Results 1-7of 7 Reviews
by Sandra Dee
August 23, 2001
From journal Kaikoura city of swims
Hoboken, New Jersey
November 7, 2000
From journal A Journey through New Zealand II - South Island
Tunbridge Wells, United Kingdom
May 12, 2010
From journal South Island - New Zealand
April 6, 2006
From journal Kaikoura--Wildlife Paradise
by Smitha Guru
January 11, 2005
For the swimmers, the company provided wetsuits, hoods, flippers, and snorkelling masks before briefing everyone. We were driven the short distance to the boat bay and were away in search of dolphins. Once out in the ocean, the swimmers were asked to gear up and sit on the platform at the back of the boat. When the dolphins were sighted, the captain signalled to the swimmers, and they all slipped off the platform (no fancy diving here). There were probably 15-20 swimmers in each of the two boats. The viewers then went to the front of the boat to see the dolphins.
I'm sure the swimmers had an amazing time in the short 10-15 seconds they were in the water each time (about five times in all), but the viewers had a magnificent view of the amazing dolphins. The dolphins were leaping and somersaulting in the air every second. There was no point in photographing them--unless we were incredibly lucky, all we would capture were splashes in the water. Looking down from the viewing deck when the boat was moving was great--we could see dolphins quickly swimming alongside the boat. Apparently dolphins love swimming in the pressure wave created by the boat--their kind of surfing! When two dolphins swam next to each other, apparently attached at one side, the guide told us that they were probably mating. Apparently a female dolphin that a researcher had observed mated five times, with three different males--all in the space of 2.5 minutes!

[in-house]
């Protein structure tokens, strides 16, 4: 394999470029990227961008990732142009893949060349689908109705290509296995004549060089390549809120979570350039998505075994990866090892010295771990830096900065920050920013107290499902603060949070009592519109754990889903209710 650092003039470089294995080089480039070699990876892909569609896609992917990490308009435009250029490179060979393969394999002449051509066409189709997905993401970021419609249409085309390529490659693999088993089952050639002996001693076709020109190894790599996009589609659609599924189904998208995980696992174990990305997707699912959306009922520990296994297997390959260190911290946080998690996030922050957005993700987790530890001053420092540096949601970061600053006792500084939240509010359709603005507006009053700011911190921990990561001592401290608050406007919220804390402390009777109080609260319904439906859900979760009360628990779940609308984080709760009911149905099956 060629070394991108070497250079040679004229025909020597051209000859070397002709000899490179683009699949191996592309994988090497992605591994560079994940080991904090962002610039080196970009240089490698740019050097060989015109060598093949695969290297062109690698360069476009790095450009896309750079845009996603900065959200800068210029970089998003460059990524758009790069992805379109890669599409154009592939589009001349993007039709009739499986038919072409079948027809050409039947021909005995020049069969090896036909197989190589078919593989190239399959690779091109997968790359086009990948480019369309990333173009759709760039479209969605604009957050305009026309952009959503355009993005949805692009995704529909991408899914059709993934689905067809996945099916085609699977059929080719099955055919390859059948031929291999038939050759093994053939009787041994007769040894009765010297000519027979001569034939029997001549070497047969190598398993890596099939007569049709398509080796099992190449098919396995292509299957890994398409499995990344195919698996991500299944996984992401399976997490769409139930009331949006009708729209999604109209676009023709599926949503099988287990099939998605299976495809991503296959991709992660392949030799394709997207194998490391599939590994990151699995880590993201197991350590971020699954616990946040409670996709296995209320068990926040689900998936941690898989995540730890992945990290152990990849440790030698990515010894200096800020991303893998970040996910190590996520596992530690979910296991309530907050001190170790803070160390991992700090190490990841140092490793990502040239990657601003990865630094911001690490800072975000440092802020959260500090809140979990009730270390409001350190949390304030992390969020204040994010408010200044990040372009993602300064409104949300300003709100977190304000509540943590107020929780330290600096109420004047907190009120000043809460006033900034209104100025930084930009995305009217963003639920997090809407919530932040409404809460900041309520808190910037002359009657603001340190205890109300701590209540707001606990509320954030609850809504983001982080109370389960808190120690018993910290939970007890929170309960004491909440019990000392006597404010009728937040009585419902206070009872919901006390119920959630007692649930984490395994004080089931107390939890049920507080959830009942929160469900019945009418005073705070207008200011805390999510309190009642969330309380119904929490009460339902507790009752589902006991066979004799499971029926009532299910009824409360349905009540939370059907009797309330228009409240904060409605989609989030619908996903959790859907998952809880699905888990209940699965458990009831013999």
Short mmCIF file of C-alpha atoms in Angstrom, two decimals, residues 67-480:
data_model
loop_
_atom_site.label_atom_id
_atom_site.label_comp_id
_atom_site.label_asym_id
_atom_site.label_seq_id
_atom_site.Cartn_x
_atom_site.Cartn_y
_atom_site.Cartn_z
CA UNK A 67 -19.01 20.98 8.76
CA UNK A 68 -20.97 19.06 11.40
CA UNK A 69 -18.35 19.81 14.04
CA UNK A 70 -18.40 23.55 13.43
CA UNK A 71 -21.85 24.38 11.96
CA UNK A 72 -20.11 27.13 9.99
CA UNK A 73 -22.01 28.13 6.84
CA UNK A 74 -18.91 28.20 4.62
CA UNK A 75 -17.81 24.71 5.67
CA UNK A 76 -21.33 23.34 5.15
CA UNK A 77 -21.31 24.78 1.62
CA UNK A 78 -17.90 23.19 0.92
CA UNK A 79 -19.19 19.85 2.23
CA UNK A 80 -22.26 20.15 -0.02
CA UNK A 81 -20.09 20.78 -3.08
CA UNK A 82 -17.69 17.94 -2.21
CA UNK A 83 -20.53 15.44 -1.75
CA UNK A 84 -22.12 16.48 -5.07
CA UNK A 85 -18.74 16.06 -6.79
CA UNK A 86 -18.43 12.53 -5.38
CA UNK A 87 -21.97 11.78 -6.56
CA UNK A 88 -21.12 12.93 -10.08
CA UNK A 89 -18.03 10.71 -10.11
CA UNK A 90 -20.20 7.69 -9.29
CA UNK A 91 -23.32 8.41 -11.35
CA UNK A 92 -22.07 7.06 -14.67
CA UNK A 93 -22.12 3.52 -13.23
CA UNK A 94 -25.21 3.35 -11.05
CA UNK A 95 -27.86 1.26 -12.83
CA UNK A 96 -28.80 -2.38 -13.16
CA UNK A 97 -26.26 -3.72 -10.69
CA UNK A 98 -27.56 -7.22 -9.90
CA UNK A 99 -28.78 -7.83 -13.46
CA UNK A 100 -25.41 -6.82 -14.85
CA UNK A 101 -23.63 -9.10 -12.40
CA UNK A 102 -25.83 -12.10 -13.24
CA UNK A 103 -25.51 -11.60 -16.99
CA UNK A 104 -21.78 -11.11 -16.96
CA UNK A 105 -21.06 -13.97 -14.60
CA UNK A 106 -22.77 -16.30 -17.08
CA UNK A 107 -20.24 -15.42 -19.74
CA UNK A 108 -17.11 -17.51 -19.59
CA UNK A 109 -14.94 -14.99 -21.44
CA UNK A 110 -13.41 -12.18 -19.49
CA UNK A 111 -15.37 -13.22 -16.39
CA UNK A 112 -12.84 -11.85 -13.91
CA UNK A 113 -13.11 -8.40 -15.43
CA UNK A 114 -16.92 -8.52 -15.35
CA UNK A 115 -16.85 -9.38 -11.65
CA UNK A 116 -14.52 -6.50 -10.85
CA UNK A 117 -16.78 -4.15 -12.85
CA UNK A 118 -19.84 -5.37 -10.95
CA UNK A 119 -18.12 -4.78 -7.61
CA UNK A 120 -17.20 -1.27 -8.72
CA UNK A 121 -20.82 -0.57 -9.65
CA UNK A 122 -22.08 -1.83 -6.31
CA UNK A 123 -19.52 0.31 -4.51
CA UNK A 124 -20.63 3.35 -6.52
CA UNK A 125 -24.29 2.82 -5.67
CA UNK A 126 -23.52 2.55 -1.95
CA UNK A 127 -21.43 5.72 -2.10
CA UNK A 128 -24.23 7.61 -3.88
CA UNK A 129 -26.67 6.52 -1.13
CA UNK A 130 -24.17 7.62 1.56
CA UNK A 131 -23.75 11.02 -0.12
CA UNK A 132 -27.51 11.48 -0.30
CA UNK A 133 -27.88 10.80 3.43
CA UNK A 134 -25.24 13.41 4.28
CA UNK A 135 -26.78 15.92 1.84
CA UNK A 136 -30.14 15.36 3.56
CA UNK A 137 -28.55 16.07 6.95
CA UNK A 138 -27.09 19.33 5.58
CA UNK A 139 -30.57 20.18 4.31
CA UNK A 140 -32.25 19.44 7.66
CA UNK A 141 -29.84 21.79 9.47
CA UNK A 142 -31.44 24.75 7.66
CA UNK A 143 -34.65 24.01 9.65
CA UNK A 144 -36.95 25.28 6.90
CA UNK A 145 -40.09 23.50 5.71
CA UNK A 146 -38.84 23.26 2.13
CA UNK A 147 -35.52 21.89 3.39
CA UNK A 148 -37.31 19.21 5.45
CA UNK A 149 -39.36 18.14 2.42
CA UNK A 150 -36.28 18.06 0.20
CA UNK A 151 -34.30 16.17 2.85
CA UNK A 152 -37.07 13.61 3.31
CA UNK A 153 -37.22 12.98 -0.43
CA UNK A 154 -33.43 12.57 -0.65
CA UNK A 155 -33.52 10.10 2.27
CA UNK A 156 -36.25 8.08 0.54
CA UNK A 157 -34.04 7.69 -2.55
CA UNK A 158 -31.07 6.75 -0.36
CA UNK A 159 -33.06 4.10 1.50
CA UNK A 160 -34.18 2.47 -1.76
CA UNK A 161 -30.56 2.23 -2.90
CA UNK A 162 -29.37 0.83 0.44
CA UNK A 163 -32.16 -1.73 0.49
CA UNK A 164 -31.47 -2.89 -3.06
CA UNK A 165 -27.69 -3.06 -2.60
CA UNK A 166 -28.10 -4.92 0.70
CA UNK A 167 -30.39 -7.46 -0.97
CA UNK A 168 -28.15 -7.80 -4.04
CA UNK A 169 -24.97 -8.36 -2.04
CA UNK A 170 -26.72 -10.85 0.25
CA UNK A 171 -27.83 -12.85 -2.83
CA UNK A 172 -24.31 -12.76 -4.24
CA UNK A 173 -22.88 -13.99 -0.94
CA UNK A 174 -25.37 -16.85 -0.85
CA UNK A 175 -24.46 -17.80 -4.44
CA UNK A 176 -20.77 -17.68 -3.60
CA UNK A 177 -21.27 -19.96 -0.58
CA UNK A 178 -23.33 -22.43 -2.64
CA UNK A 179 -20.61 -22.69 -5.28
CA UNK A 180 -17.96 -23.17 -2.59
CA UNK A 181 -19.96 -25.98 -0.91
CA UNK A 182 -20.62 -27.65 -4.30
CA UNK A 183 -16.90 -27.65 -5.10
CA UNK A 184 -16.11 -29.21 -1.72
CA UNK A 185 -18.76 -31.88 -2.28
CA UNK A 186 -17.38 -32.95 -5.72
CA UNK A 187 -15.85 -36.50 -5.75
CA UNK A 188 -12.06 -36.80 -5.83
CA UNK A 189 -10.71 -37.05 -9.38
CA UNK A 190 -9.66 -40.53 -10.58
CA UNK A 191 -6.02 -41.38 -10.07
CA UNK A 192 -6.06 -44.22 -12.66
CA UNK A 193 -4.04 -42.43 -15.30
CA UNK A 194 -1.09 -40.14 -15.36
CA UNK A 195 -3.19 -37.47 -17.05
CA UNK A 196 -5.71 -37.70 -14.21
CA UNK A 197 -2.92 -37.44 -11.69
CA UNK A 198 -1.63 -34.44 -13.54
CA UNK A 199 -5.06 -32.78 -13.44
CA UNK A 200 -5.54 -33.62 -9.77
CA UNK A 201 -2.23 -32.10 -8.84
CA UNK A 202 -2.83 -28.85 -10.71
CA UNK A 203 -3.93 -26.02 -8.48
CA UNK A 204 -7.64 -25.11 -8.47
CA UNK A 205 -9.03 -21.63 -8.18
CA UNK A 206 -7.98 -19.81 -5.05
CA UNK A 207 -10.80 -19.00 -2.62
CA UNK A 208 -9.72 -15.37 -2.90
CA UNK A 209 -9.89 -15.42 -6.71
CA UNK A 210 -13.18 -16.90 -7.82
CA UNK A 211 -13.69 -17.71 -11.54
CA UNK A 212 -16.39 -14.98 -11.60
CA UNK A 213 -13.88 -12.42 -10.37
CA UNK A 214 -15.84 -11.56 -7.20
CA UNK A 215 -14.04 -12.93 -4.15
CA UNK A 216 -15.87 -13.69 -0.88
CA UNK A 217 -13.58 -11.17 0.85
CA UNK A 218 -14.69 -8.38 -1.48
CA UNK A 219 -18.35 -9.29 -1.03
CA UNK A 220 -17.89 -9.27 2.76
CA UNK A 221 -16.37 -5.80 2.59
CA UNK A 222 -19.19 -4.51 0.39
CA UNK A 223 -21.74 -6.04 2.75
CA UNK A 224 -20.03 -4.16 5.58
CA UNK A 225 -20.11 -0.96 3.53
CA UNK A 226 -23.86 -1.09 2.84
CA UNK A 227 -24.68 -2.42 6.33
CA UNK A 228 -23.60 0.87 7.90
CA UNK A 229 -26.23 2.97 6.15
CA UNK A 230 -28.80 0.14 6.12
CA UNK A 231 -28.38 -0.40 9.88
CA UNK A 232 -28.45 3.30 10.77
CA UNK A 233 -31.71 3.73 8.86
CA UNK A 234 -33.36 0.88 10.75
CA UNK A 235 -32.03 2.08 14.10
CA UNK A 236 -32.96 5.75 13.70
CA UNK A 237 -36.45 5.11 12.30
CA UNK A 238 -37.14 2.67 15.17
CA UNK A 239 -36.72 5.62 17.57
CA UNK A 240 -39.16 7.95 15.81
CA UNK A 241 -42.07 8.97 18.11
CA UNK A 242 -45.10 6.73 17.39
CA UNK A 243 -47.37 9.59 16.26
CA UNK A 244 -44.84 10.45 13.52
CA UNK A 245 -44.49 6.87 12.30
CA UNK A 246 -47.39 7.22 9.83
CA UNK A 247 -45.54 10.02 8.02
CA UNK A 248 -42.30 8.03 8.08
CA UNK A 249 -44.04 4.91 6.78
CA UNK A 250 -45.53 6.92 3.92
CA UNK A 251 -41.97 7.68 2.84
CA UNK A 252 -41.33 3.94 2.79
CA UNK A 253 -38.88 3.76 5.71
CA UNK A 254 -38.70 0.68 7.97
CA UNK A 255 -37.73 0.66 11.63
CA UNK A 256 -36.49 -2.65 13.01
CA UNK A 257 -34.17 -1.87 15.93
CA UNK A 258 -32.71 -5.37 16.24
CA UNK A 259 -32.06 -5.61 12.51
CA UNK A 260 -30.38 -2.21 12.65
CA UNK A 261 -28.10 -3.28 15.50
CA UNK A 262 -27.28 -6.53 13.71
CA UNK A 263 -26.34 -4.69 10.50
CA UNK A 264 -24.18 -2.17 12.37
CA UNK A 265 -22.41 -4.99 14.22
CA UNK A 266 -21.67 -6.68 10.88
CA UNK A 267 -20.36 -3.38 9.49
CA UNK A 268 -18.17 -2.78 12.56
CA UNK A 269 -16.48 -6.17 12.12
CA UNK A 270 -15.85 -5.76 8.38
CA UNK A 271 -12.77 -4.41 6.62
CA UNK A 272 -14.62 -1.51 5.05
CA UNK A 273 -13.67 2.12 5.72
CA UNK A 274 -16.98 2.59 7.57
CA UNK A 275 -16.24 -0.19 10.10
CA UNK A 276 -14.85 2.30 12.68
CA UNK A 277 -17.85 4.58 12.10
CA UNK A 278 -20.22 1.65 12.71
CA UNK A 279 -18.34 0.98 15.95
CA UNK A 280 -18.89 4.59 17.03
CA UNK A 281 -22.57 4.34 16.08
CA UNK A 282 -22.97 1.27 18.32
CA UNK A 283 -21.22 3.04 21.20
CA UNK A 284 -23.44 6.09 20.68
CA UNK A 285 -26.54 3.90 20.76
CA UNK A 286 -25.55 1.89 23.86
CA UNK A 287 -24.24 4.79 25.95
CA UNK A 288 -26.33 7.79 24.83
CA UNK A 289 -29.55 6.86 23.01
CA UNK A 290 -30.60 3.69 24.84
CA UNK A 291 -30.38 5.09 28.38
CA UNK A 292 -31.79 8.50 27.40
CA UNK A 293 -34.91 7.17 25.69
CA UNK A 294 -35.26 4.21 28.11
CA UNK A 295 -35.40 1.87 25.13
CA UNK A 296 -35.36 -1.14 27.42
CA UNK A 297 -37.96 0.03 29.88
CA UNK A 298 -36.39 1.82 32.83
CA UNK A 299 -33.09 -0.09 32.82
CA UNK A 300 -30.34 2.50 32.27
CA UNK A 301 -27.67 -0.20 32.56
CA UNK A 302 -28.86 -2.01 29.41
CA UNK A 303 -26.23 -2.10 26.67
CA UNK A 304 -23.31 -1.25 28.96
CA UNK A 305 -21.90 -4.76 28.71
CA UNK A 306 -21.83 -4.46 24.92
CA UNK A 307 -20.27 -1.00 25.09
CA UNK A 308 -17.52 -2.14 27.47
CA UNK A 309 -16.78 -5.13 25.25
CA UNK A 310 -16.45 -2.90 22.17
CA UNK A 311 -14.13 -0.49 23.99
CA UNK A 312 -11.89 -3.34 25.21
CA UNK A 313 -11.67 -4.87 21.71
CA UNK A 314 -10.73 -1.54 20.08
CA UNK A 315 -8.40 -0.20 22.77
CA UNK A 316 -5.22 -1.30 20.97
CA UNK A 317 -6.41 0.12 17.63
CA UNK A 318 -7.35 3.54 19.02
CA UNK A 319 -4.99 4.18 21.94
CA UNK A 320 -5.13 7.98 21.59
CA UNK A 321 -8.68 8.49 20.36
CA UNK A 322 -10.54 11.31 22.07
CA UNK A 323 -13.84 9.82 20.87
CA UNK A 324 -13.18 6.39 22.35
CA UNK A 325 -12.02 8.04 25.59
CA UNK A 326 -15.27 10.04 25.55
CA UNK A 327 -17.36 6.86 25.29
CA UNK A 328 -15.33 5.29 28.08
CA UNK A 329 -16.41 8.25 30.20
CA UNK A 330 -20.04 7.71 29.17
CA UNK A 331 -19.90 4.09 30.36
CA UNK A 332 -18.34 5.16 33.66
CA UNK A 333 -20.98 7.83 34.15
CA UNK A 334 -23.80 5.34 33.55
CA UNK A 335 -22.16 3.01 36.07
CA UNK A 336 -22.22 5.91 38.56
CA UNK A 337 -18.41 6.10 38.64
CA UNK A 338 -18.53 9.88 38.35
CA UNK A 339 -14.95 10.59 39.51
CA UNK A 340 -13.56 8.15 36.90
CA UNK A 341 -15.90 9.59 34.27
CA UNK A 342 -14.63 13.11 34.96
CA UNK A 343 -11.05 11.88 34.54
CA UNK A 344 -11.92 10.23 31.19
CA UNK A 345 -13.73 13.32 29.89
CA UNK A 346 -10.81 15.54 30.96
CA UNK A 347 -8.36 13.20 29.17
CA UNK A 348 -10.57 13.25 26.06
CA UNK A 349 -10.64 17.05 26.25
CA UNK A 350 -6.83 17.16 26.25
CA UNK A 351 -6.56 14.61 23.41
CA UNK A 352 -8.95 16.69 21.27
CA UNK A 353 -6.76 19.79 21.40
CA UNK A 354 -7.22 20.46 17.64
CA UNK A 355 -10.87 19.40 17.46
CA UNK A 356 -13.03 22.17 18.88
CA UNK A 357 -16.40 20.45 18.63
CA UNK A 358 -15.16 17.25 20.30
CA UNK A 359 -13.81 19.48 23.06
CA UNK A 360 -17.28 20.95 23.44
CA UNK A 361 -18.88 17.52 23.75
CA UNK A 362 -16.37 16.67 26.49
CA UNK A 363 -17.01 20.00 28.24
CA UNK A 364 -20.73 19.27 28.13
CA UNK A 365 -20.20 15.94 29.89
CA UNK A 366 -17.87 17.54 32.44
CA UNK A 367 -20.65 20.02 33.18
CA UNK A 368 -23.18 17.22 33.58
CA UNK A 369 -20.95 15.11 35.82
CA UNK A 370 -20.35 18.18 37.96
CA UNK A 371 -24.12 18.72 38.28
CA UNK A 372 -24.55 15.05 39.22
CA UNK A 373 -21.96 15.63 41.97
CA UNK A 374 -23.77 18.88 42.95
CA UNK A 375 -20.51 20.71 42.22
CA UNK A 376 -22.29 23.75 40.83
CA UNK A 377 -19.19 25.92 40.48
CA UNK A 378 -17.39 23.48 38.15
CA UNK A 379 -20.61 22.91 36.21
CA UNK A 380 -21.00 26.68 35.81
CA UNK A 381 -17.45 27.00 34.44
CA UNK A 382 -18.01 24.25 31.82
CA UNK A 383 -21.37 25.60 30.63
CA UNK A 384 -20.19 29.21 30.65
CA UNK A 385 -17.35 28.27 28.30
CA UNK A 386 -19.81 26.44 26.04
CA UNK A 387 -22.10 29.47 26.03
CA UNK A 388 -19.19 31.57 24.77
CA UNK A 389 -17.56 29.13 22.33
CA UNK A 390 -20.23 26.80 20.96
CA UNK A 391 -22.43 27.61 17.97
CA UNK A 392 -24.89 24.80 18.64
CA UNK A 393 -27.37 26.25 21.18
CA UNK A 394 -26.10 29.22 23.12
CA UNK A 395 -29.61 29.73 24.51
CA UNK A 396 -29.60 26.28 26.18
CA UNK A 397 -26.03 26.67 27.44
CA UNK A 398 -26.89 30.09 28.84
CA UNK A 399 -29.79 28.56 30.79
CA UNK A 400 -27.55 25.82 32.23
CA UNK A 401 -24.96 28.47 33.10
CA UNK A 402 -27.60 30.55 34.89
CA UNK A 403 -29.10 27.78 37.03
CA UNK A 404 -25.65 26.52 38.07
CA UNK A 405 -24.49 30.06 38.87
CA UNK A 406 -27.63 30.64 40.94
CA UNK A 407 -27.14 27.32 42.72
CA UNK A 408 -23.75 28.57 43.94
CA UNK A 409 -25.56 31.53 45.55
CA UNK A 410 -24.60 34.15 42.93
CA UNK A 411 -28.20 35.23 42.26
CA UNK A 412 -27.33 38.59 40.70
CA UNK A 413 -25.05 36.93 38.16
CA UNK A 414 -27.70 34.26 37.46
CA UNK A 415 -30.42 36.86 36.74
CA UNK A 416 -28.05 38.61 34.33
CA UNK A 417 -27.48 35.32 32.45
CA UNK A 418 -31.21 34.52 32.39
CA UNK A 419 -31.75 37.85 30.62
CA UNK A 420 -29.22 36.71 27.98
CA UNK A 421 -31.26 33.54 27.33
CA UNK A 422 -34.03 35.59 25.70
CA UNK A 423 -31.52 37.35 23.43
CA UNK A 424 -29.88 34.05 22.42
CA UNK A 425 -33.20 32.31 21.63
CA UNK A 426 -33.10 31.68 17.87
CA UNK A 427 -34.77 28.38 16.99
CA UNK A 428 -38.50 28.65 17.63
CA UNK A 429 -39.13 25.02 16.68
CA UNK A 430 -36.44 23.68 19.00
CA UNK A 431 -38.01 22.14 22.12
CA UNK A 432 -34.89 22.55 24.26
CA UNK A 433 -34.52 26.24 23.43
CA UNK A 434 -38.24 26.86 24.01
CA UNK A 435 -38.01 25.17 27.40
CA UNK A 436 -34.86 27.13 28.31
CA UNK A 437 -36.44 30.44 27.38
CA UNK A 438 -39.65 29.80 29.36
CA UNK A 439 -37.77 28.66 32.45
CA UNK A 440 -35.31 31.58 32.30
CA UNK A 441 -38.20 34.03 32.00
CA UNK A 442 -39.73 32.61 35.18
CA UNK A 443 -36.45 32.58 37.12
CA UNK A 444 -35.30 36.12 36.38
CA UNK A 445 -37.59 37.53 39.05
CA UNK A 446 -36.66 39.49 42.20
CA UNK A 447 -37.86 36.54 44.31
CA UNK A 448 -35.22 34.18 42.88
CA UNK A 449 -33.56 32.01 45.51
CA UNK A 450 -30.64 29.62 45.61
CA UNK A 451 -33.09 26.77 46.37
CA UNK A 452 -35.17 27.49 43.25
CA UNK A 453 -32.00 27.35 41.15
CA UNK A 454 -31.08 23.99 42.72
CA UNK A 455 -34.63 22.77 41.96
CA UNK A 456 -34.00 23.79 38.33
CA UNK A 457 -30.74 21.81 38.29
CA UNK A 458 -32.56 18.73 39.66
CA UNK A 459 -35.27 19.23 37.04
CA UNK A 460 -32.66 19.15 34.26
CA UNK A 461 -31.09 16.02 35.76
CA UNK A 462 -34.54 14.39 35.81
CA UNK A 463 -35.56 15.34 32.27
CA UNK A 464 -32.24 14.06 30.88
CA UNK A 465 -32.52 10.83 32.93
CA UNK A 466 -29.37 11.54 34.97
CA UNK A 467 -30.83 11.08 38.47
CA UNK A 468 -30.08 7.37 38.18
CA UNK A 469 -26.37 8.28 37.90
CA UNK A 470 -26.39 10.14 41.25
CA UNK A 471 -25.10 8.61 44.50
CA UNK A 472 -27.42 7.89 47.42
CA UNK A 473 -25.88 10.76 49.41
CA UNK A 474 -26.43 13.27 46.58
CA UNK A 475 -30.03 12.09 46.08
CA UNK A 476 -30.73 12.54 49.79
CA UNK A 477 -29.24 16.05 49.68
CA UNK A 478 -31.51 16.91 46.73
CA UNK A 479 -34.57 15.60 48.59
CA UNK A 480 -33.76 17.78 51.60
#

The swimmers were told to make noises through the snorkel and dive to attract the dolphins. Whether the dolphins took notice of them or not, I do not know, but it provided great amusement to the people watching from the boat. Some of the swimmers were raving about having the dolphins swim so close to them, and one of them was squeaking in excitement after seeing a huge dolphin right underneath her through the snorkel! I am glad that I opted out of swimming, because the rough, open sea and the winds would have freaked me out and spoilt the experience.
Hot chocolate and cookies made us all feel better when the swimmers came back on board and did some watching themselves for photos. But I must say it was best watching dolphins when the boat was cruising and the dolphins were out-swimming the boat, racing underneath and yet finding time to do their flips and somersaults!
From journal Christchurch - Gateway to the South Island
September 19, 2004
Out at sea, we visited five spots, and, at each one, we were in the water in time to be almost overrun by a pod of hundreds of dolphins. Many of them had their offspring, some as small a a rugby ball, swimming alongside them, imitating the parents. The experience was really amazing once we got over the incredible coldness of the water.
It’s well worth investing in a disposable waterproof camera with flash to capture the experience, although even without photos as a reminder, swimming with dolphins is an unforgetable adventure.
From journal New Zealand in November